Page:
Thursday, December 30, 2010

A notable Philadelphian socialite Mrs. Samuel Blodget, distinguished by sprightliness and wit, is painted by Stuart

Being interested in the time period of Samuel Meeker, I bought a book which was ‘discarded’ from the “Abraham Lincoln Junior High School Library” in Lancaster Pennsylvania. I must have found it online. The book is entitled “Social Life in the Early Republic” (Anne Hollingsworth Wharton, first published 1902) and I suppose I understand why it was eventually discarded, not offering exactly an intensive in-depth analysis of those times, but offering simple anecdotes of various noted families, their connections, and descriptions of dignified and charming individuals. Who married whom, who was renown and why, and inbetween interesting and worthy stories for example on the choice of the site of the new capital after it moved from Philadelphia, the architect and who owned the land etc. Lots of names. So, in the course of reading this book, on the topic of ‘homes and hostelries’, my interest was piqued with the following paragraph (and one can glean an idea of the writing style of the author): “Blodget’s Hotel occupied the site of a portion of the Post-office Department. A house on Sixteenth Street, near what is now Scott Circle, was marked as that of Samuel Blodget in the early plans of Washington; but there is no record of the Blodget family having lived in the new city. Mrs. Blodget, daughter of the Rev. William Smith, first provost of the University of Pennsylvania, was a noted beauty, which reputation her portrait of Gilbert Stuart fully establishes. An independent, original woman Mrs. Blodget seems to have been, not hesitating to express her opinions freely about people and places, and very much amusing a recent acquaintance by announcing that her children “all resembled Mr. Blodget, having small eyes and a comical look.” One of her daughters she classified as “a beauty, but a vixen,” while another, she said, was “not pretty, but a sweet creature.”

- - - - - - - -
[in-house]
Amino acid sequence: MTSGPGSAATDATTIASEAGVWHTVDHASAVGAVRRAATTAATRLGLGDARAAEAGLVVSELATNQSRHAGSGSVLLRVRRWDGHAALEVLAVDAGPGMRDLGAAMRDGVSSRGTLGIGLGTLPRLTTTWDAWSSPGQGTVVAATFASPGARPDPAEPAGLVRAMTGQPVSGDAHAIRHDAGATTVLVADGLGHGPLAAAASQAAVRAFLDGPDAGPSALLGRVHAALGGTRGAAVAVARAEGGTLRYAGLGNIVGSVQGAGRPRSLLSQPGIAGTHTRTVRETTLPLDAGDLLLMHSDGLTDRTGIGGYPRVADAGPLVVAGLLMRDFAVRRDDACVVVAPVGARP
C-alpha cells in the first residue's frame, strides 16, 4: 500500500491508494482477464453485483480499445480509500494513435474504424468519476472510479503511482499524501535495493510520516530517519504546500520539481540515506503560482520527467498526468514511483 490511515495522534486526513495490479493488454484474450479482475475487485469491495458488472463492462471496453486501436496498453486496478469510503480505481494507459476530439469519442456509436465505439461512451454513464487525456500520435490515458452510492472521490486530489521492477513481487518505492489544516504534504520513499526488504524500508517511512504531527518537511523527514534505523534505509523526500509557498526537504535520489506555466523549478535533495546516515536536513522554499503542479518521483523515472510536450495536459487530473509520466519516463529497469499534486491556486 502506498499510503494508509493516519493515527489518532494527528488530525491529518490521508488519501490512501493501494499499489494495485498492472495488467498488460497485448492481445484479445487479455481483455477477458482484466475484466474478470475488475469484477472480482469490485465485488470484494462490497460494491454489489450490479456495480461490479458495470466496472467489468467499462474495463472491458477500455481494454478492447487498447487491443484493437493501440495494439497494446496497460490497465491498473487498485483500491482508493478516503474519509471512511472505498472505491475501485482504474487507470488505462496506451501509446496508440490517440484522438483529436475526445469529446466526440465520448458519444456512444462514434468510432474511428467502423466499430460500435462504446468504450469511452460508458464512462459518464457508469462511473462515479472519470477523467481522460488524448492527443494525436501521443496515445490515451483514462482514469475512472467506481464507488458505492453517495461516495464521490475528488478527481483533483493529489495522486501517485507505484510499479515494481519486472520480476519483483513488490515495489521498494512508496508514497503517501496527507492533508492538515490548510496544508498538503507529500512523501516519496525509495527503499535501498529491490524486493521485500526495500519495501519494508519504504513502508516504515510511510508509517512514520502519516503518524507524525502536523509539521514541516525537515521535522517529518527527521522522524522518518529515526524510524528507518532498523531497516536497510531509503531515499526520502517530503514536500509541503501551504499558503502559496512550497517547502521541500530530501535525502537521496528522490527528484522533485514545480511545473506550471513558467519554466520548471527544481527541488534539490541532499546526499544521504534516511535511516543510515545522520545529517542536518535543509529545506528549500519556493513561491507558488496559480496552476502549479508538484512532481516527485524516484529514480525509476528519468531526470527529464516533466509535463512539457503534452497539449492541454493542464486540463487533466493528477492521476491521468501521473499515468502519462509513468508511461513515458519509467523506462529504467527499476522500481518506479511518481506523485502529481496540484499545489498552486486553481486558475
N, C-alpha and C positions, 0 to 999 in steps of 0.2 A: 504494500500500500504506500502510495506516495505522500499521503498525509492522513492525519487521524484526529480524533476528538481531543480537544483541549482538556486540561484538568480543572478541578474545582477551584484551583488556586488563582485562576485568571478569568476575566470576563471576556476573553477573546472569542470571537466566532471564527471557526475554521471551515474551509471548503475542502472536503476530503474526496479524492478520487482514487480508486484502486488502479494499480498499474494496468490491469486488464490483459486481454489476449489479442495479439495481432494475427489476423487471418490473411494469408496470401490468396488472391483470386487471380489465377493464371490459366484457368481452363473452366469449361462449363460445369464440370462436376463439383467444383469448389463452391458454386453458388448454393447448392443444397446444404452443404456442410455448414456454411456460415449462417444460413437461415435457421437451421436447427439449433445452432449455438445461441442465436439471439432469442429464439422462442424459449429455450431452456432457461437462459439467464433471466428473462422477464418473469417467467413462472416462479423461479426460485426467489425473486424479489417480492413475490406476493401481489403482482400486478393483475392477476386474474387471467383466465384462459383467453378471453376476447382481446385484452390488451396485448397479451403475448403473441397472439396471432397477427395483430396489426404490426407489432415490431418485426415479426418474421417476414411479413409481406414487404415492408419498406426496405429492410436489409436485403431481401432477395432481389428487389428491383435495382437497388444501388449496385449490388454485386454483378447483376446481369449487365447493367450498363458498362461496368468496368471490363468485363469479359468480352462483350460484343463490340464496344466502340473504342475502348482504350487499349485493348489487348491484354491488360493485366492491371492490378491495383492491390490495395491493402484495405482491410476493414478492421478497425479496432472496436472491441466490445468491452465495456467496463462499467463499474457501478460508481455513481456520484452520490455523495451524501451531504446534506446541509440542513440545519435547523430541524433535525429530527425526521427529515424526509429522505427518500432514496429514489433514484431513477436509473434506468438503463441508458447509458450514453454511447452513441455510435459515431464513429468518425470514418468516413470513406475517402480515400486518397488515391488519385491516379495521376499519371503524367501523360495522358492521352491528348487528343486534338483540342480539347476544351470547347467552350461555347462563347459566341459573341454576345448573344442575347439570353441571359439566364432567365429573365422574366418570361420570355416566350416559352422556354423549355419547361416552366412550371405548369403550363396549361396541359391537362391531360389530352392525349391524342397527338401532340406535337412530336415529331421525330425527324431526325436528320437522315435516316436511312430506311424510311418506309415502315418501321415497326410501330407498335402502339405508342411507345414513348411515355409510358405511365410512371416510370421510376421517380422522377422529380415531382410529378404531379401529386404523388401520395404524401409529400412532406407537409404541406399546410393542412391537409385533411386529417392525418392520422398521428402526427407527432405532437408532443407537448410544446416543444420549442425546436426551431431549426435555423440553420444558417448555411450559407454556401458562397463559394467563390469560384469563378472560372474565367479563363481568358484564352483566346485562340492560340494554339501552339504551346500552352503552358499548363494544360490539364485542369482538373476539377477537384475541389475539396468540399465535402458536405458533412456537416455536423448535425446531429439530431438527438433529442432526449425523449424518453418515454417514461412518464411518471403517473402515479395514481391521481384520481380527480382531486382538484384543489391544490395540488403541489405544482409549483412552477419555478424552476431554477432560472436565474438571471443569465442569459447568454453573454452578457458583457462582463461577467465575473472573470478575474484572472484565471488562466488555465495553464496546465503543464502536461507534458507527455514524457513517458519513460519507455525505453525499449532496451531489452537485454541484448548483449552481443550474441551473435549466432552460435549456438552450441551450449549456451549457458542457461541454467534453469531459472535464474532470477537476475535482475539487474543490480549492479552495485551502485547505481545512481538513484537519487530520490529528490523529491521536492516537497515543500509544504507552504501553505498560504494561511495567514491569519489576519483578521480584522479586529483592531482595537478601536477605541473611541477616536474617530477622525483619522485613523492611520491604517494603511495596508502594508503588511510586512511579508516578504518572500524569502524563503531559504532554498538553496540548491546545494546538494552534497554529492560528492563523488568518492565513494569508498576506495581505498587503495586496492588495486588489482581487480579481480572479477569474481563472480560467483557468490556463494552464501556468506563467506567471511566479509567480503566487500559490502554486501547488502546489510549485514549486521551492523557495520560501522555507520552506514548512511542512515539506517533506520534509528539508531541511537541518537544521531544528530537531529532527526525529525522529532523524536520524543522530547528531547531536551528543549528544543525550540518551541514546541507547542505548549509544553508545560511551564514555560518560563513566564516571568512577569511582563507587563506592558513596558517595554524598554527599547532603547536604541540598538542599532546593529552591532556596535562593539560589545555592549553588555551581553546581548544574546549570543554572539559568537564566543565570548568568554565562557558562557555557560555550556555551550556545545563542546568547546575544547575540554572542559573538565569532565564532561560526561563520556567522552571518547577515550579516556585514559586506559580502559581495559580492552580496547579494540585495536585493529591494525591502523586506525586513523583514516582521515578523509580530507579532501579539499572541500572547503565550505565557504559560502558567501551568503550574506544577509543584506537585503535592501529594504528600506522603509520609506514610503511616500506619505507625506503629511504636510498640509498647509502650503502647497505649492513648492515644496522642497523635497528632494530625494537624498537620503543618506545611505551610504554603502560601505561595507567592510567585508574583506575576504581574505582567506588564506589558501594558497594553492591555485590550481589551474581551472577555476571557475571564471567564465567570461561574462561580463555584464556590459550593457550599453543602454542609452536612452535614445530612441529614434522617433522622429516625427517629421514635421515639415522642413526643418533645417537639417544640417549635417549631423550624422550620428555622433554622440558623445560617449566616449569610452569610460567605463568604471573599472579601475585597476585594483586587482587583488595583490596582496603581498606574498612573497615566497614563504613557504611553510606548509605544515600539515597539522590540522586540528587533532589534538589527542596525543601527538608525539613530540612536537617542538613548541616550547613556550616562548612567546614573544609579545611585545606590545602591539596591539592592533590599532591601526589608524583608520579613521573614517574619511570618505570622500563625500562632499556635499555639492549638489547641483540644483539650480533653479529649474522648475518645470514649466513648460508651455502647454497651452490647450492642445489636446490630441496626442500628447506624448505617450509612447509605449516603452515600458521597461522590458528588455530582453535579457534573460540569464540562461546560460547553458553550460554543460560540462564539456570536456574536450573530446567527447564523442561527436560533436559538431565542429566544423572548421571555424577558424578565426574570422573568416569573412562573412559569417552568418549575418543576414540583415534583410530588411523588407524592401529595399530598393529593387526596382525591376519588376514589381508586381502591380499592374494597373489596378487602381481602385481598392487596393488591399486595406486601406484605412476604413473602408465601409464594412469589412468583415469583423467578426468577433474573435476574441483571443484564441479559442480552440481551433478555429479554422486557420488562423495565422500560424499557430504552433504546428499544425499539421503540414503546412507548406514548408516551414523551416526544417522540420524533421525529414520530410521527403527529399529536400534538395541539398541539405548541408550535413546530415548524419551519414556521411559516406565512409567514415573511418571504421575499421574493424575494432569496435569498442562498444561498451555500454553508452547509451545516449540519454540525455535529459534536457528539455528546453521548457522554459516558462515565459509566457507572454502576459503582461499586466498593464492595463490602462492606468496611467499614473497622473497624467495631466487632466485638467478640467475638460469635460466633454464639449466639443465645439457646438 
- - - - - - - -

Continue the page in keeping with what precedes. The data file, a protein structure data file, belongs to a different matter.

I determined to find an image of this exotic bird!

from Lawrence Park
Mrs. Samuel Blodget 1772-1837
Rebecca, daughter of the Reverend William and Rebecca (Moore) Smith of Philadelphia. It is said that she was one of the most admired beauties that ever adorned the drawing room of Philadelphia and as much distinguished by sprightliness and wit as by personal comeliness. In 1792 she married Samuel Blodget, Jr (1755-1814) of Woburn, Ma, Washington, District of Columbia, and afterwards Philadelphia, Pa.


Stuart also painted Rebecca's father the Reverend William Smith, whom he knew well. The stately gentleman has a big nose, similar to his daughter's. Perhaps I will show him next! Stuart "lived in a house owned by Smith's son William Moore Smith in Philadelphia, where at least one sitting with George Washington took place..." (Gilbert Stuart by Barratt and Miles p 227) Rebecca's portrait is unfinished, one has to wonder why in this case.
Husband Samuel Blodget Jr was an architect and assisted Stuart in the design of the backgrounds of his Landsdowne portrait of Washington and that of his father-in-law.

Mrs. Samuel Blodget
Philadelphia c.1798 by Gilbert Stuart
collection Pennsylvania Academy of Fine Arts


Rouchswalwe said...

Good find! Wishing you a sprightly and Frohes Neues Jahr as I rutsch into 2011 three hours before you do there in good old Cal-I-forniay!!!

The Clever Pup said...

I so admire all the work you do delving into the past. Now my parents are gone I have no one to impress with my genealogy finds. I did find my GGGrandfather's employment record with the Metropolitan Police in London.

Have a Happy New Year

Maureen said...

Still fascinating, now that I live on the Cape I'm intrigued with this period as so much of the area prospered during the whaling era.

Happy New Year!

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